Romans 8:29 is one example, he says. There’s no indication of any sort of image change. “Rather, God is changing people, and the image of Christ, God’s image, is what people are being conformed to. If anything, it is the constancy of that image that provides a sure goal for humanity.” Kilner points to 2 Corinthians 3:18 and Colossians 3:10 to make the same point: “The image is the standard or the goal according to which people are being renewed.”
Confusion and Injustice
Every human being is made according to God’s image. “Human dignity — respect and protection for all people — depends on every person having that status,” he says. “And where this is celebrated, the church’s platform becomes powerful. It’s why Martin Luther King, Jr. famously said, ‘There are no gradations in the image of God. Every man from a treble white to a bass black is significant on God’s keyboard, precisely because every man is made in the image of God’” (“The American Dream”).
“In other words,” says Kilner, “King recognized that God’s image isn’t damaged by sin. But some people mistakenly think of being in God’s image as actually being like God in various ways. And since people are so damaged by sin, then God’s image or being in God’s image is damaged as well. That means that the basis for human dignity is radically weakened.” The faulty position says, “Some people are more like God, so they are more in God’s image. Others are less like God, so the very basis of their God-given dignity is severely diminished.”
These are not simply the musings of a bioethicist, but a strong cultural warning to all Christians. “Where Christians have viewed being in God’s image as something that is true only to the extent that we are actually like God, they have, in fact, been tempted to subject others to both overt abuse and more subtle discrimination.”
Sinful leaders have built evil practices upon their beliefs in the “gradations” in the image of God. Kilner cites Nazi Germany and the massacre of Jews and the disabled; Oliver Wendell Holmes, Sr. and his argument for the slaughter of Native Americans; the church’s role in the enslavement of black Africans in America; and the sinful practices of white supremacists today. All these evils were propagated by groups who distorted the biblical description of imago Dei. They attempted to marginalize and exclude a targeted subculture of human beings who were “less Godlike.”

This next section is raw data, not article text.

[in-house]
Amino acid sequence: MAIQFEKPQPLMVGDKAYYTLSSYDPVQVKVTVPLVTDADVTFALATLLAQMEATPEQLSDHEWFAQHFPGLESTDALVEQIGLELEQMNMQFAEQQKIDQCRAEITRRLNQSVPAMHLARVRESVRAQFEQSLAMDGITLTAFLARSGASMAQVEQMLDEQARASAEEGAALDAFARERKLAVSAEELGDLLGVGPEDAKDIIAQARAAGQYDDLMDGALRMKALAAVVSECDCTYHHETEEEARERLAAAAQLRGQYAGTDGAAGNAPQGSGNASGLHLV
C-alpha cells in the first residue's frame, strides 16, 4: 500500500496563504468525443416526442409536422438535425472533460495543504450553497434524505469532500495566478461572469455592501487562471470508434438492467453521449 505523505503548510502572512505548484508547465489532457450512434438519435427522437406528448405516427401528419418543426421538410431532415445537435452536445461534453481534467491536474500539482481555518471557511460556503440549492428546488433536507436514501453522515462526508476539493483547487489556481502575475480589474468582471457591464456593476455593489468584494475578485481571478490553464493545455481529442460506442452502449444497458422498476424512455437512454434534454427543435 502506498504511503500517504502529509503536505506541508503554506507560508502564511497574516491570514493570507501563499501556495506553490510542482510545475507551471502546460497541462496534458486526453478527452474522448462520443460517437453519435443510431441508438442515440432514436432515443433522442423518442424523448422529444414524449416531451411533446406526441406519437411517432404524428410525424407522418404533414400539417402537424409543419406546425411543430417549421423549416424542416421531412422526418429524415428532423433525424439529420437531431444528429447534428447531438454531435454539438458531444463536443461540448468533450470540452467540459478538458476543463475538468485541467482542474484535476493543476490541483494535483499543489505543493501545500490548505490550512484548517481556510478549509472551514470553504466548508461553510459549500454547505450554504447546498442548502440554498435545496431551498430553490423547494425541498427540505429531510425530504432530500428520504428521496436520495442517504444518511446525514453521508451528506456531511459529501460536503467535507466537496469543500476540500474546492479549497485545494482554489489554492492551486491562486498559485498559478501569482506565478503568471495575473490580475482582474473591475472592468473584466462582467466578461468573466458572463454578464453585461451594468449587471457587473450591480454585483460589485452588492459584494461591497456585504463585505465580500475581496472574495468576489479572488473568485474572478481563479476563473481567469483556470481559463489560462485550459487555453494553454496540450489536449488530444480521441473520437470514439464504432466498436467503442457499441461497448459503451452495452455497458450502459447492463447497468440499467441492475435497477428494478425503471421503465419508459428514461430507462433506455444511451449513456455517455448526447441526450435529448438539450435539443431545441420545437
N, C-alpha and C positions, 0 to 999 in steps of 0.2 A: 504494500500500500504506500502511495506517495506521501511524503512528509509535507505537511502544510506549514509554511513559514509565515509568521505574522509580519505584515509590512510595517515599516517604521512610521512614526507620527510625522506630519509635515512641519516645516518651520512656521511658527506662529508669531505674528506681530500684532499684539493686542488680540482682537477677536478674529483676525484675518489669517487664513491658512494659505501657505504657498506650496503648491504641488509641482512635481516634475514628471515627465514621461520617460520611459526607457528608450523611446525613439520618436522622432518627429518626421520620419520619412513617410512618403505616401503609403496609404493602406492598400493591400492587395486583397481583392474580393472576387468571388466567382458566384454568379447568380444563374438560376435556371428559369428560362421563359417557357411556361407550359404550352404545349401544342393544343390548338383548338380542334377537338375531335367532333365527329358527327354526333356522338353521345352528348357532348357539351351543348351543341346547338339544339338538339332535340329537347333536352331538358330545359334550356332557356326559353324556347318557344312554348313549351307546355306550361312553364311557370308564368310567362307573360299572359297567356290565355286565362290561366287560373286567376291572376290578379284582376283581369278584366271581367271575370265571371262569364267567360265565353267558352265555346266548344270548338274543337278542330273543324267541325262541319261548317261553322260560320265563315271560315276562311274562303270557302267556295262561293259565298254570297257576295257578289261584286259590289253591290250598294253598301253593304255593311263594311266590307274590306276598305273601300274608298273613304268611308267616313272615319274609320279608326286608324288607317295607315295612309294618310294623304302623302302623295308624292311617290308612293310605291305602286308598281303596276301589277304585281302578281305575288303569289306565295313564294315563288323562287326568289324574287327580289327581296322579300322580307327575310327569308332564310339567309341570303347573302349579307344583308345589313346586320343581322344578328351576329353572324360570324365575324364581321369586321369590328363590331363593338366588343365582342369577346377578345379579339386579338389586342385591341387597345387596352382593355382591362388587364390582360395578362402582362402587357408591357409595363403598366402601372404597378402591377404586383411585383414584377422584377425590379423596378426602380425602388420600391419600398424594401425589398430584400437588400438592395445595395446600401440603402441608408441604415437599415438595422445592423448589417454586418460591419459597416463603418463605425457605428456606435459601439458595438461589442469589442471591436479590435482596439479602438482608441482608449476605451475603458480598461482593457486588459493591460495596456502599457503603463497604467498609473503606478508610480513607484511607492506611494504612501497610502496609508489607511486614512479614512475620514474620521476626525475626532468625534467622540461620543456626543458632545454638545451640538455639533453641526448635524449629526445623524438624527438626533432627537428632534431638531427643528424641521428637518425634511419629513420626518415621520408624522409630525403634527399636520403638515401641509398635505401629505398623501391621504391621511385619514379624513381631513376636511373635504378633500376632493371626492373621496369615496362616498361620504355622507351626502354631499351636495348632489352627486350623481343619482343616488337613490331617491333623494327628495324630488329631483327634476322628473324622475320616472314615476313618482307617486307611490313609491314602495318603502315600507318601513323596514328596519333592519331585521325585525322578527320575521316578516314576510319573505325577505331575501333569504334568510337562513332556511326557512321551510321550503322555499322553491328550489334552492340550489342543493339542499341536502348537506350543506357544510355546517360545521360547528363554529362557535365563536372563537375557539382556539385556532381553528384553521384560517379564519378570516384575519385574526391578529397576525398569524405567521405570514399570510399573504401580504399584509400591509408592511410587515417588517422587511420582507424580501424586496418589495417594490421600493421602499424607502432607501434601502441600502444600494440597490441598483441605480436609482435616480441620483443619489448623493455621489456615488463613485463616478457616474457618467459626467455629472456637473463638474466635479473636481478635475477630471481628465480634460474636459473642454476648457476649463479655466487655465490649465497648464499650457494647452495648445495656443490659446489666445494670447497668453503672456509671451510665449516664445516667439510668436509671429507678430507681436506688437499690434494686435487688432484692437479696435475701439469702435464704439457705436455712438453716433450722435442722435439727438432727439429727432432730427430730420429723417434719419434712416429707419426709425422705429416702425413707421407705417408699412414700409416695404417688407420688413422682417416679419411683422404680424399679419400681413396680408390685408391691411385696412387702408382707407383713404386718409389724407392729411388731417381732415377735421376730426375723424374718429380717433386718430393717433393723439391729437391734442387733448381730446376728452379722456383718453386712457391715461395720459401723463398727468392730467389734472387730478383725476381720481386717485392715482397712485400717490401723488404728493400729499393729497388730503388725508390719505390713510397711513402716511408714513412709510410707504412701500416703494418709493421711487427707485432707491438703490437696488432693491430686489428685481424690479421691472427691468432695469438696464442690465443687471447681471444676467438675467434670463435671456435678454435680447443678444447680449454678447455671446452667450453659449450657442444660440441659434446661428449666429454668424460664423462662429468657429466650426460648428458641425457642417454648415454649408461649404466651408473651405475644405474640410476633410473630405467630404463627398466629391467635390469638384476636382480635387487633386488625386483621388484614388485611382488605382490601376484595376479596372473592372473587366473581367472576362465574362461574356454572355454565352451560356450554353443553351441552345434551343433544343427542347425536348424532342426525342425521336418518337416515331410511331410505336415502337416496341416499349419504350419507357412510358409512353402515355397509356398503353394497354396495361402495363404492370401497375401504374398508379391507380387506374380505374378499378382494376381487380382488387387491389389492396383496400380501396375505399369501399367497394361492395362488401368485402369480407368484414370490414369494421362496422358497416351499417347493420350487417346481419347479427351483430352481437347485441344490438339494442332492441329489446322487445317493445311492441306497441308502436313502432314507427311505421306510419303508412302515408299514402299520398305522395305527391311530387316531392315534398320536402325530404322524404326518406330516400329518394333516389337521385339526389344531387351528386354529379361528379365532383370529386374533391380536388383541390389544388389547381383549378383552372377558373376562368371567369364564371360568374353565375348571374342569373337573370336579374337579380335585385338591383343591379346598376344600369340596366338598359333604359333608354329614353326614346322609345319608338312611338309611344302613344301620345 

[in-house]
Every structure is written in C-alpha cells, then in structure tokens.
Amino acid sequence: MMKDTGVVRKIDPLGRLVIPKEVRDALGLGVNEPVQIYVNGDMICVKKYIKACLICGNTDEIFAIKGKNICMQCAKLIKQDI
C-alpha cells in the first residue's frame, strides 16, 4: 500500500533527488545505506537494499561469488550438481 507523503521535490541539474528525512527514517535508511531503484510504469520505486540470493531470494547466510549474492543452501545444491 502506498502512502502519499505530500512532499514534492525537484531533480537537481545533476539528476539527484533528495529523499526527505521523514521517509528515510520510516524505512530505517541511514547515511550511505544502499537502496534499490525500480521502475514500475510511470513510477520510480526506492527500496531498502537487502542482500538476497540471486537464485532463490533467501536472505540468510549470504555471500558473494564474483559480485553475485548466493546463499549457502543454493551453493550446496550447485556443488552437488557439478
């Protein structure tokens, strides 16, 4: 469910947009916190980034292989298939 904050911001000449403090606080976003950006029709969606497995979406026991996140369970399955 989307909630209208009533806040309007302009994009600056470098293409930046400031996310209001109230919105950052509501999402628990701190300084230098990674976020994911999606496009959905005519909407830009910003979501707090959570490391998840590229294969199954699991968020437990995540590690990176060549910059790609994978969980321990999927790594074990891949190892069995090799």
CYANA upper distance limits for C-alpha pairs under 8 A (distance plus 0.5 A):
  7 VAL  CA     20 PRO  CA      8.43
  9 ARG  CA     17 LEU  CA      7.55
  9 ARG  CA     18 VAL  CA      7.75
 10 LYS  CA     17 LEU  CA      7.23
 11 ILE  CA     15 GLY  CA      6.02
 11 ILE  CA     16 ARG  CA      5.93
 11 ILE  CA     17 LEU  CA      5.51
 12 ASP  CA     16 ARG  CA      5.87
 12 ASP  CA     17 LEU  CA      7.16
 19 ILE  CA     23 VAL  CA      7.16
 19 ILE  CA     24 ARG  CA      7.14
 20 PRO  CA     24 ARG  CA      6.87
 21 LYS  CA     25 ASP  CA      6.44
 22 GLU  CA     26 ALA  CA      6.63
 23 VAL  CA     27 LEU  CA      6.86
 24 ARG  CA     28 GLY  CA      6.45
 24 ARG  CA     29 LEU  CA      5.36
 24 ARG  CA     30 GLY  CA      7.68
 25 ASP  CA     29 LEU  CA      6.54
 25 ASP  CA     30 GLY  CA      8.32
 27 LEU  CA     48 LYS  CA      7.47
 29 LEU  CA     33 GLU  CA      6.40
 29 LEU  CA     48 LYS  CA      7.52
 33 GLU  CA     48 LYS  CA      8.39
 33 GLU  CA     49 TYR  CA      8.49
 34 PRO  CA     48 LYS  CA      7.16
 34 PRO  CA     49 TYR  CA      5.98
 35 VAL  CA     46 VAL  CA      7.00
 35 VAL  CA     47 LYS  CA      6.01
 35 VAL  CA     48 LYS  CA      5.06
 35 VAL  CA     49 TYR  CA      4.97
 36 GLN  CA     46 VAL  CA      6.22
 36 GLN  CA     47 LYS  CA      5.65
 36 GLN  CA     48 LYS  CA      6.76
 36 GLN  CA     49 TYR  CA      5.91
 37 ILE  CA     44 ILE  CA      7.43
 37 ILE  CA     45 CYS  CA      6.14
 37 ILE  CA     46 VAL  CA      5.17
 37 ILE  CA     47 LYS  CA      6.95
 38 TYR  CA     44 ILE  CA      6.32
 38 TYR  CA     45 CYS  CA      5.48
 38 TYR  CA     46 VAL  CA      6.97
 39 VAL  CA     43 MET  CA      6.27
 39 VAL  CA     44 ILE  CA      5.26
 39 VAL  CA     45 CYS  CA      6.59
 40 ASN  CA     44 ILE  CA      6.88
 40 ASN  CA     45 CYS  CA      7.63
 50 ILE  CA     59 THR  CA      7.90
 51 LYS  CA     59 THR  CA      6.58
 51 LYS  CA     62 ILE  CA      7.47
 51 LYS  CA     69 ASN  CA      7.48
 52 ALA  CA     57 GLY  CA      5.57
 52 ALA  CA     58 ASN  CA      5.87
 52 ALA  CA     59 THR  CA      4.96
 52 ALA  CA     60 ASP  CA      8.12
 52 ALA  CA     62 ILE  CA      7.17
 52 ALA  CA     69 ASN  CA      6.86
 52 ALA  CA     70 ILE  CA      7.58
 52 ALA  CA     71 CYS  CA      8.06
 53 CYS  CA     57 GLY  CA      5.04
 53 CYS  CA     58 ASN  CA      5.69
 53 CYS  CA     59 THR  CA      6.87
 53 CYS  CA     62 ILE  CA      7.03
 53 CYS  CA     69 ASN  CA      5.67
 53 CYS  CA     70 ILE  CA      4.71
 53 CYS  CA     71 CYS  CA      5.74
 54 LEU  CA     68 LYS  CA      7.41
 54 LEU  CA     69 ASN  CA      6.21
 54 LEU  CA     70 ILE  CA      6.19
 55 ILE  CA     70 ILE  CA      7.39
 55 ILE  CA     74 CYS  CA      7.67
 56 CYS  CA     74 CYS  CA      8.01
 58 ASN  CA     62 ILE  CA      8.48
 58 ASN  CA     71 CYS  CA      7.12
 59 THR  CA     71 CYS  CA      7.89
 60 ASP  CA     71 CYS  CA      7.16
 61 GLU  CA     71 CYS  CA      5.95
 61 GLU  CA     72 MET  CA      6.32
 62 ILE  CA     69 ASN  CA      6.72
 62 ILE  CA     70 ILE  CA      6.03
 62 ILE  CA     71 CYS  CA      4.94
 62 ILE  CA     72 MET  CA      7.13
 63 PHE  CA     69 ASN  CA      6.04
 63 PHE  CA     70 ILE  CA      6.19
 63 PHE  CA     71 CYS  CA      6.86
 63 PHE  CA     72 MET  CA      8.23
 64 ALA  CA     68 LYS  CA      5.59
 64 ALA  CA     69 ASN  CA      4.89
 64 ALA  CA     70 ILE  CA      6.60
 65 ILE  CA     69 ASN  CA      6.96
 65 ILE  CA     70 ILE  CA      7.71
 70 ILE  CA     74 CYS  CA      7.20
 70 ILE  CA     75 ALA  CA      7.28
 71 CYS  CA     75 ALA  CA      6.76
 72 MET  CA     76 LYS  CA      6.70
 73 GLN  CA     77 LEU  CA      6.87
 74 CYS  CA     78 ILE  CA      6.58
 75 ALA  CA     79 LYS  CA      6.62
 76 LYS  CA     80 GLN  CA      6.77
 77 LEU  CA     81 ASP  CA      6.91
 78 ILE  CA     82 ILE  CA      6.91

All of these evils are based on the wrong idea that the imago is an interior phenomenon, and each of us possesses more or less of it than others.
“What I found in researching Dignity and Destiny is that in all of those instances, professing Christians were making misguided appeals to the notion of the image of God to marshal those movements forward. History, all the way up to the present day, is filled with examples of that misuse, all rooted in the idea that being ‘in the image’ is to have certain personal traits and abilities that are damaged.”
Our Destiny — Together
To sum it up, Christ is the image. We are not the image. We are made according to the image of God (Christ). The image of God is not damaged or distorted, but our humanity is distorted by sin. In Christ, our humanity is restored by his grace, aimed at his glory, and resurrected by his power. And under this point, we are free to proclaim that every human being, of every gender and every race and every social class — the healthy, the dying, the unborn, and the disabled — every person has been crowned with indisputable dignity from the hand of the Creator. It is a solemn, imperial veneration to have been made according to the incarnate Christ.
And yet it’s all very tragic, when we see what sin has done to our humanity and how it has distorted us into people who misuse and abuse and dismiss others in anger. The dignity of man opens the door for us to preach the good news: Because we have been made in the image of Christ, every human being also has a glorious intended destiny in Christ. To turn away from him is the greatest human tragedy in the chronicles of this creation story. To trust in Christ — to be united to him — is the fulfillment of our human nature.
So we pull together, in faith, to proclaim the true dignity of man. All of us have been graced with the prestige of being made according to God’s image. Into the race-torn fabric of our society, this is the message our culture desperately needs from us as we go forward in proclaiming the grace of the gospel of Jesus Christ.